Newbury Unleashes Watchdog 4.0

By Ed Sutherland

November 02, 2004

The latest version of the company's distributed security system looks more closely at the client side in order to protect the overall network.

The latest version of WiFi Watchdog from Boston's Newbury Networks acts as a border patrol for your enterprise's WLAN. The new software scans Wi-Fi networks for intruder signatures, while arming IT administrators with flexible ways to respond.

Newbury, known for its location-based security applications, employs its LocalePoint sensors as sentinels that scan traffic traveling across 802.11a/b or g Wi-Fi networks. Watchdog acts as a manager, computing where the WLANs are located and whether they are trusted devices or possible intruders.

Key features of the update include intrusion containment, intruder identification, and custom alerts.

"WiFi Watchdog 4.0's active sensors provide wireless containment to prevent breaches that can regularly occur with WLAN use," according to a statement.

In a nod to the growing use of Wi-Fi in large enterprises with far-flung offices, WiFi Watchdog uses distributed agents to monitor wireless channels and report to a central RADIUS server.

Finally, the new software prevents 'collateral damage' by distinguishing friend from foe.

"If you are not correlating location information to help determine where the attacking or unapproved devices exist, such as inside or outside, you're shooting in the dark and possibly attacking neighborhood networks that may be harmless," said Michael Maggio, president and CEO of Newbury Networks.

"We did a lot of war-driving during the Democratic and Republican conventions and found many promiscuous connections," says Brian Wangerian, Newbury's product manager for WiFi Watchdog.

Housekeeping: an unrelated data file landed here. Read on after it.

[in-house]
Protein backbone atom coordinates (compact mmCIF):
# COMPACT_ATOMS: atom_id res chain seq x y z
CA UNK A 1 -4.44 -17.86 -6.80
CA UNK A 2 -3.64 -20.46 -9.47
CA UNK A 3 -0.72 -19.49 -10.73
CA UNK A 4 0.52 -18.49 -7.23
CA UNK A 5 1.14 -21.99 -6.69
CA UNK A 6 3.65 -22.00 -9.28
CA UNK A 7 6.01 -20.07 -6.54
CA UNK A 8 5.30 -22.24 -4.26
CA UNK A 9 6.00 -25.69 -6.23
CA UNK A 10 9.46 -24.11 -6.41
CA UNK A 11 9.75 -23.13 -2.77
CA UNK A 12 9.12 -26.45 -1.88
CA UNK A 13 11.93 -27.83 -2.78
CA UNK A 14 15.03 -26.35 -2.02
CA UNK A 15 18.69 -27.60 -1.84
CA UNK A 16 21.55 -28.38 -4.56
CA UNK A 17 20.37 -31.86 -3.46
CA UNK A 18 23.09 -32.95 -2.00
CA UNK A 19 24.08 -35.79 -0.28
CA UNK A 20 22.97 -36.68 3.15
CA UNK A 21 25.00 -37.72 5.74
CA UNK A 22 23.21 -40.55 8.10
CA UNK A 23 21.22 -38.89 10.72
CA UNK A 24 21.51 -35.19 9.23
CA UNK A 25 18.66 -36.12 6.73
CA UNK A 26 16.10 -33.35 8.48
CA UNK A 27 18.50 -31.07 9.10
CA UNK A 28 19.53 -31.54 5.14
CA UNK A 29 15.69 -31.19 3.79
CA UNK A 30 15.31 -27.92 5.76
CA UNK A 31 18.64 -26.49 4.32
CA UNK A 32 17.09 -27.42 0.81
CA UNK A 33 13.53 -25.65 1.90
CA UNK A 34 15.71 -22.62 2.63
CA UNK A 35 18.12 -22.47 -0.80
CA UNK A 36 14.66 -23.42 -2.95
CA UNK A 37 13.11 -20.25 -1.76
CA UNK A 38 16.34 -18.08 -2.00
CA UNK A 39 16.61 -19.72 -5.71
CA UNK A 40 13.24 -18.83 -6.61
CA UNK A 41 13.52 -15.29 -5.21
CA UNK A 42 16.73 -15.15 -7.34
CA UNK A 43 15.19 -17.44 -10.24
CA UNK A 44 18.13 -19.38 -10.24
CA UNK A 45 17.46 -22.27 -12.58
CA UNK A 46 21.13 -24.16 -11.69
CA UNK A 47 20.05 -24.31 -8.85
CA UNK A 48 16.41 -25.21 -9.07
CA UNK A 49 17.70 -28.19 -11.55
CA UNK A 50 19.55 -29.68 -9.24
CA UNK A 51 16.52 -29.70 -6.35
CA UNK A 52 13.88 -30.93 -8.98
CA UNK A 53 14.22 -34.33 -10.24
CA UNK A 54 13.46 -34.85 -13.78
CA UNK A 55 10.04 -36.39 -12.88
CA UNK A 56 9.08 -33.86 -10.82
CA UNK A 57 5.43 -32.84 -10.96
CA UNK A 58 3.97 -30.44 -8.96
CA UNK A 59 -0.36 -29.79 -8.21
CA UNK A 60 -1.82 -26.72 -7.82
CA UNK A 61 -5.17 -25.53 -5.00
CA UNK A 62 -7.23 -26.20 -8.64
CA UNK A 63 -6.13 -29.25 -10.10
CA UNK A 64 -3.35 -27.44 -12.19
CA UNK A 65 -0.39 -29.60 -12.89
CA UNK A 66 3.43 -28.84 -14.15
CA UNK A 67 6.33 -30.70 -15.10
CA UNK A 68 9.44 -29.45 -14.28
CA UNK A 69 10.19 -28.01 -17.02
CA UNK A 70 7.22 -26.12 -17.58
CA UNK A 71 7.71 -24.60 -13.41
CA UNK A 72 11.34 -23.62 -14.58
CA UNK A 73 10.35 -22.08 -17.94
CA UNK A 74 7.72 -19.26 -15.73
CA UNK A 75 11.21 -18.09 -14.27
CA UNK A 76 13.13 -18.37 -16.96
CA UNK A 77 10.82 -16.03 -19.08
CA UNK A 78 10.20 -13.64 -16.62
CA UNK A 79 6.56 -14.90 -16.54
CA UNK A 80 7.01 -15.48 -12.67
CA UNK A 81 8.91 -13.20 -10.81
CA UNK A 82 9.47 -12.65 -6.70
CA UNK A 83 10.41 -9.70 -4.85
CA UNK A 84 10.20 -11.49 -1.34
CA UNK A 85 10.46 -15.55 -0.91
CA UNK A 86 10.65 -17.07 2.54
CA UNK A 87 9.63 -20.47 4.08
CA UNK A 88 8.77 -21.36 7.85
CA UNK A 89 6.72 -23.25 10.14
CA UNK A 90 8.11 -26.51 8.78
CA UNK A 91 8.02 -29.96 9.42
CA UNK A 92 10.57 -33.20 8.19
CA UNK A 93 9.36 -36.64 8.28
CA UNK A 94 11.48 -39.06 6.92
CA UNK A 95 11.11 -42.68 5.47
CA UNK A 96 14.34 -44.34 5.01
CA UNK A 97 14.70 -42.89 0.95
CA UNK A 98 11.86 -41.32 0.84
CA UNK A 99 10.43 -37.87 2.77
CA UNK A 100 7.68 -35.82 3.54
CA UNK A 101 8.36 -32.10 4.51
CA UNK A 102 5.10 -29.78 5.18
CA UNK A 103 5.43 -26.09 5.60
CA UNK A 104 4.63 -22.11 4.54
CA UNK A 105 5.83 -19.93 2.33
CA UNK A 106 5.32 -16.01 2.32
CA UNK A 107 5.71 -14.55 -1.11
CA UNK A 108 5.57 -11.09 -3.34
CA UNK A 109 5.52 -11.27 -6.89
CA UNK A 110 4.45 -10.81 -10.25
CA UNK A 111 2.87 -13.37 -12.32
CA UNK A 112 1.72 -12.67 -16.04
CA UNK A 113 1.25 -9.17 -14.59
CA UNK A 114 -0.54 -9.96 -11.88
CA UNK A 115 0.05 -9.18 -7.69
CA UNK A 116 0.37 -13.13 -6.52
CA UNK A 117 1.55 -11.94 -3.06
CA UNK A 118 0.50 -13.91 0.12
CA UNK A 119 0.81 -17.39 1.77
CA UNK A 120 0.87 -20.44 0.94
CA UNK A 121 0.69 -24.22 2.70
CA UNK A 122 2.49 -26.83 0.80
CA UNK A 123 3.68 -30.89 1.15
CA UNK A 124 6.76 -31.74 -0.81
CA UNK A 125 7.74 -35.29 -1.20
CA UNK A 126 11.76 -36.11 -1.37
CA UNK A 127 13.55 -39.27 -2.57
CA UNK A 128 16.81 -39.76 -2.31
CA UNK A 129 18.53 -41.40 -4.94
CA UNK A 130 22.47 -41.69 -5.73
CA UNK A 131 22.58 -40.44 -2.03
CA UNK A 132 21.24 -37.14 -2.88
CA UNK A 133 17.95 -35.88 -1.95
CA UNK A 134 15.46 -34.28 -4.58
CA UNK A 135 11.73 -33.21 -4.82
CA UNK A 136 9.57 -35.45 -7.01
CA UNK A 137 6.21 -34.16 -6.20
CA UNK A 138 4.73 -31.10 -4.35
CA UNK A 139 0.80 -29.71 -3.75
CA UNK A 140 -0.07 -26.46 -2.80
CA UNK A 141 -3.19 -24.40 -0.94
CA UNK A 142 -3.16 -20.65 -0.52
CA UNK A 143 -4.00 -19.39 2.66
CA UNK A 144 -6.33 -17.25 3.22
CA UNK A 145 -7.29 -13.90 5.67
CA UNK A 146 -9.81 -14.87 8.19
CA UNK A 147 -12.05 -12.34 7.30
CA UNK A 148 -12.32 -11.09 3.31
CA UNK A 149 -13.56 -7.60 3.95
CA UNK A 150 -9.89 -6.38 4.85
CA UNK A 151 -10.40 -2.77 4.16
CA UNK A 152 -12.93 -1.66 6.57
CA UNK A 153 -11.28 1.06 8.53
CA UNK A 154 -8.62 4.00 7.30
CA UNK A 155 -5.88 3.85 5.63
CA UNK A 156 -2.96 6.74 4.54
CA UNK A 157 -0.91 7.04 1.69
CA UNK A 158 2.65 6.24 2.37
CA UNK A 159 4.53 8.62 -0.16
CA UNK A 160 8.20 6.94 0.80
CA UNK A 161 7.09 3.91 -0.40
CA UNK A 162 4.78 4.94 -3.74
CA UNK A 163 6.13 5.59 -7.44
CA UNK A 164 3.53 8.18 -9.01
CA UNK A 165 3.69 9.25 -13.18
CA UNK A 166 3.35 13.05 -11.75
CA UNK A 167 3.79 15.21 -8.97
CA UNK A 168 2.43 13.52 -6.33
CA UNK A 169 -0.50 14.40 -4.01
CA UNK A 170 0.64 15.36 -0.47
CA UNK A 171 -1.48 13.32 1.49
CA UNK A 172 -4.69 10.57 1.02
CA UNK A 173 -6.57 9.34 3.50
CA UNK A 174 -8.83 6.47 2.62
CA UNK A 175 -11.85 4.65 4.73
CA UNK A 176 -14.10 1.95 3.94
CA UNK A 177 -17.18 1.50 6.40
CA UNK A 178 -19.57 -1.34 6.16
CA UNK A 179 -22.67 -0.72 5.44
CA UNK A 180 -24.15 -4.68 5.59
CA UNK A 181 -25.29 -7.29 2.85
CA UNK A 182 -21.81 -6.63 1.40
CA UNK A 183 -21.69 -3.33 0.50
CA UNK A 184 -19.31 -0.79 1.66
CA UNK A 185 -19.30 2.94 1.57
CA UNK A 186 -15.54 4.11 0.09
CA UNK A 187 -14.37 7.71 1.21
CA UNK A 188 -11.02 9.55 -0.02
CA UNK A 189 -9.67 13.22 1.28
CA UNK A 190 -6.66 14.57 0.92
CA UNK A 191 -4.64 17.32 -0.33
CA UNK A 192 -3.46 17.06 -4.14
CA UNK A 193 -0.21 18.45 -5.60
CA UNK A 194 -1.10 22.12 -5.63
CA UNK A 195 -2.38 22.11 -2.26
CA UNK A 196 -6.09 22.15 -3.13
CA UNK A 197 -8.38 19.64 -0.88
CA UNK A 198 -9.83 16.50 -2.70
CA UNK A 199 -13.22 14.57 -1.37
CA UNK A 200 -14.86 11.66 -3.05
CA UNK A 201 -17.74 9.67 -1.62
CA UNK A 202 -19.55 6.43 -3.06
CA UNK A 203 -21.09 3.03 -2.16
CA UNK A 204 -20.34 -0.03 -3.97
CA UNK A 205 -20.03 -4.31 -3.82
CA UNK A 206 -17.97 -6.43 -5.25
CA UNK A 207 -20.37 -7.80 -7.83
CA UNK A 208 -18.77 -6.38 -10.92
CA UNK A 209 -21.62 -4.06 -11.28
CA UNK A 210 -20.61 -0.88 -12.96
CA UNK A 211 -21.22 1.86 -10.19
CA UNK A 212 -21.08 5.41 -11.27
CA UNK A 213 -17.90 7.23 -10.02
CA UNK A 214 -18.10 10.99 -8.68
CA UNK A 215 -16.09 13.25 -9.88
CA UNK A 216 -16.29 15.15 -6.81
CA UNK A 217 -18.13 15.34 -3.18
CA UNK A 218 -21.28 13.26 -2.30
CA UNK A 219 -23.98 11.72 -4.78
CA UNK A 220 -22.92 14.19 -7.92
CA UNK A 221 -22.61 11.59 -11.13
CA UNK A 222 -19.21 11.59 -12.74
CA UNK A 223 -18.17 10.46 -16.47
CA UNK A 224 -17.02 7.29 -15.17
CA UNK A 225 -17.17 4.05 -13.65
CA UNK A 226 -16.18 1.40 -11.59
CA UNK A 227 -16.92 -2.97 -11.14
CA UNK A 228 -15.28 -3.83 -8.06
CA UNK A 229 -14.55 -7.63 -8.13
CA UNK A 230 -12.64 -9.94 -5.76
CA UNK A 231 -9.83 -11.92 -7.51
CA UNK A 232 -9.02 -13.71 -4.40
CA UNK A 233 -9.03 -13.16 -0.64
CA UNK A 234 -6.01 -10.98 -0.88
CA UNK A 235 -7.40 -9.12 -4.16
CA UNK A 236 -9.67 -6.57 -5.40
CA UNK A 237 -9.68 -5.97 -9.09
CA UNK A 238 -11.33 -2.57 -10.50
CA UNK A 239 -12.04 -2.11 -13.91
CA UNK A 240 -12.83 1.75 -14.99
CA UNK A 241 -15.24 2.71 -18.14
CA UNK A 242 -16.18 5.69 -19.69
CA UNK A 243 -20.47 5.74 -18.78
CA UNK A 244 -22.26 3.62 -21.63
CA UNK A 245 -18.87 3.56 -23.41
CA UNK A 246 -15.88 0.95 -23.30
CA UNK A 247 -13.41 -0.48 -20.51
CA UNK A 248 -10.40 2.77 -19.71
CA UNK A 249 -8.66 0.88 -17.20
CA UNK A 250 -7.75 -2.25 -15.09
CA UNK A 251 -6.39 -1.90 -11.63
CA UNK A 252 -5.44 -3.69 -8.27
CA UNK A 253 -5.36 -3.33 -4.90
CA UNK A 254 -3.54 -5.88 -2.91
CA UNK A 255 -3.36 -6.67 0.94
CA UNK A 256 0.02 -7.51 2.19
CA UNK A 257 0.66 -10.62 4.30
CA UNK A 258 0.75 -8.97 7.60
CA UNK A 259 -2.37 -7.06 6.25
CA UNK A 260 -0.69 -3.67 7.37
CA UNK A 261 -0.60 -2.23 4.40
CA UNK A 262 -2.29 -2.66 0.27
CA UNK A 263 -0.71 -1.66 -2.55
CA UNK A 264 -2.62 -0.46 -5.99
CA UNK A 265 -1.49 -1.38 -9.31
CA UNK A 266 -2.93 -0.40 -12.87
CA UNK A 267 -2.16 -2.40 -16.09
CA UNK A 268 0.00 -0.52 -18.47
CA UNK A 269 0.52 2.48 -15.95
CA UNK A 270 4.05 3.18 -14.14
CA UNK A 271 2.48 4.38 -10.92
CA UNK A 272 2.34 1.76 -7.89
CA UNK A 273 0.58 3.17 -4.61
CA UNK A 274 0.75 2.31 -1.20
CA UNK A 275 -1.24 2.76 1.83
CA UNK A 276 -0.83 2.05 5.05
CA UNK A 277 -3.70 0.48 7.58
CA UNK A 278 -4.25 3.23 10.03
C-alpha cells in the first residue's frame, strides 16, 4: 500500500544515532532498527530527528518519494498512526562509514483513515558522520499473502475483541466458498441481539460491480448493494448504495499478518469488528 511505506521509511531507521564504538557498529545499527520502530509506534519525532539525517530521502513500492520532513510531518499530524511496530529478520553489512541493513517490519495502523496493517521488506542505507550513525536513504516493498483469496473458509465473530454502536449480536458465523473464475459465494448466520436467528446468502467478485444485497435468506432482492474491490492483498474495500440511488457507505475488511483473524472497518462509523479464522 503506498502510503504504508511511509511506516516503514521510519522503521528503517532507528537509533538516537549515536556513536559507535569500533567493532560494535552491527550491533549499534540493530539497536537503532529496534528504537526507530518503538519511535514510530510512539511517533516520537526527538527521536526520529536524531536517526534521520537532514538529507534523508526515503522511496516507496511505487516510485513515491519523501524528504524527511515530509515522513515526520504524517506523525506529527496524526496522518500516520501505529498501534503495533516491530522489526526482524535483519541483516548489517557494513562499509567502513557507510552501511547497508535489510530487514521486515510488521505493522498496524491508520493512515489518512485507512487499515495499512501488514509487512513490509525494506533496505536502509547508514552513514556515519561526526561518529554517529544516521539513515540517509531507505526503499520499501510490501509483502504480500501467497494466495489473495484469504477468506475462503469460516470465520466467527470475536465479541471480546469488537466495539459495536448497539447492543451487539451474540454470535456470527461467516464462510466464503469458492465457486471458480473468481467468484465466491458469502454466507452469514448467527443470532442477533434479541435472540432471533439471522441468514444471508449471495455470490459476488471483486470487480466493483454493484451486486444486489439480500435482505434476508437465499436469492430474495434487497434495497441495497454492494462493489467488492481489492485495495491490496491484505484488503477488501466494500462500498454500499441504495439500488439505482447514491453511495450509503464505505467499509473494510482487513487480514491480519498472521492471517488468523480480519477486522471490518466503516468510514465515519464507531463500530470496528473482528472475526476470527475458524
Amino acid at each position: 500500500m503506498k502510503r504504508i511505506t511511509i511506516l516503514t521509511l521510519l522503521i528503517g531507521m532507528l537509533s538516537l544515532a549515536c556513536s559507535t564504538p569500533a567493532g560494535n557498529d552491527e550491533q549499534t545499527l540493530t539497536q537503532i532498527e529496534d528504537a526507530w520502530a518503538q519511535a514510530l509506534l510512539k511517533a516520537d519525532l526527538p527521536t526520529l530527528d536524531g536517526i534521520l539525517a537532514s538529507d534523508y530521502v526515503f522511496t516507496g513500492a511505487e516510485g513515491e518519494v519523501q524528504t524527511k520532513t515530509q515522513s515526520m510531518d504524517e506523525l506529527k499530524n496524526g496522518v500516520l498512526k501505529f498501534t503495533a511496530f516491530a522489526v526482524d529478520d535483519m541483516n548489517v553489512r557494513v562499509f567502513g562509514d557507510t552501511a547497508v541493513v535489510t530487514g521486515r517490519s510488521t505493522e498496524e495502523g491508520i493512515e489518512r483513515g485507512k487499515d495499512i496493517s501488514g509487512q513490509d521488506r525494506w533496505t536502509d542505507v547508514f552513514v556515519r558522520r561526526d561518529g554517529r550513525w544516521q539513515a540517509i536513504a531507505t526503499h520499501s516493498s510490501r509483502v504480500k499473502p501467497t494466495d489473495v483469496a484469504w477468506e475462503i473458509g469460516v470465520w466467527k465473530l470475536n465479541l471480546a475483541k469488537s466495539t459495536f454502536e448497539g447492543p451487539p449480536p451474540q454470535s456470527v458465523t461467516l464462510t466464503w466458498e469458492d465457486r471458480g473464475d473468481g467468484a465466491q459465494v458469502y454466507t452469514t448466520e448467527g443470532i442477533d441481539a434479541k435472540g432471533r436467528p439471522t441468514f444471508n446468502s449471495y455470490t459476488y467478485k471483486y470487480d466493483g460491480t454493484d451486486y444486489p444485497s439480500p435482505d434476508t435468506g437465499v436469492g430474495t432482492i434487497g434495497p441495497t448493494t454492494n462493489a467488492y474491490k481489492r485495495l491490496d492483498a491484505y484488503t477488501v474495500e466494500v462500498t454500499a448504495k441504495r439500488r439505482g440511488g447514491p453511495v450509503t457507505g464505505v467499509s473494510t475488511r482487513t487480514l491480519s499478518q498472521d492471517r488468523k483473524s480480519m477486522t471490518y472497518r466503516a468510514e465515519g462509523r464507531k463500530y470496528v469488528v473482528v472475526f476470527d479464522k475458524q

Watchdog blocks rogue, or unauthorized, WLANs inside an organization's security boundary. Once detected, Watchdog will disassociate and de-authenticate those unknown devices.

Likewise, if a certain region of an enterprise is meant to be wireless-free, as is the case in some government installations, Watchdog will 'snipe' or disconnect that offending client device.

While prior wireless security measures have focused on strengthening an AP's defenses, more attention is being paid to managing the security of client devices, says Wangerian.

Once sensors (about two per AP, suggests Newbury) monitor wireless data, that traffic is passed onto distributed packet inspection agents that scan wireless information for the signatures of known threats, attacks, or suspect activity.

WiFi Watchdog is able to detect the attack signatures of NetStumbler, Airjack, and other intrusion tools.

"Newbury's distributed architecture enables redundancy and load balancing in large-scale wireless deployments, and supports full wireless security for dispersed geographic locations under a single security policy," according to the company.

Wangerian points to the U.S. Air Force's use of WiFi Watchdog to cover their enormous airbases, handling great amounts of wireless traffic.

WiFi Watchdog 4.0 uses the information from sensors and agents to create alerts that form the basis of scriptable events. The software's Flexible Alerting Engine allows customers to define actions based on the location of a device, the time, or the contents of a wireless packet.

"The scriptable Alerting Engine allows immediate and real time updates without requiring re-compile, re-boot, or re-configuration," according to the company.

Newbury Networks is competing with AirMagnet, AirDefense, and others in the Wi-Fi security space.

WiFi Watchdog 4.0 is available now, and starts at $14,995.



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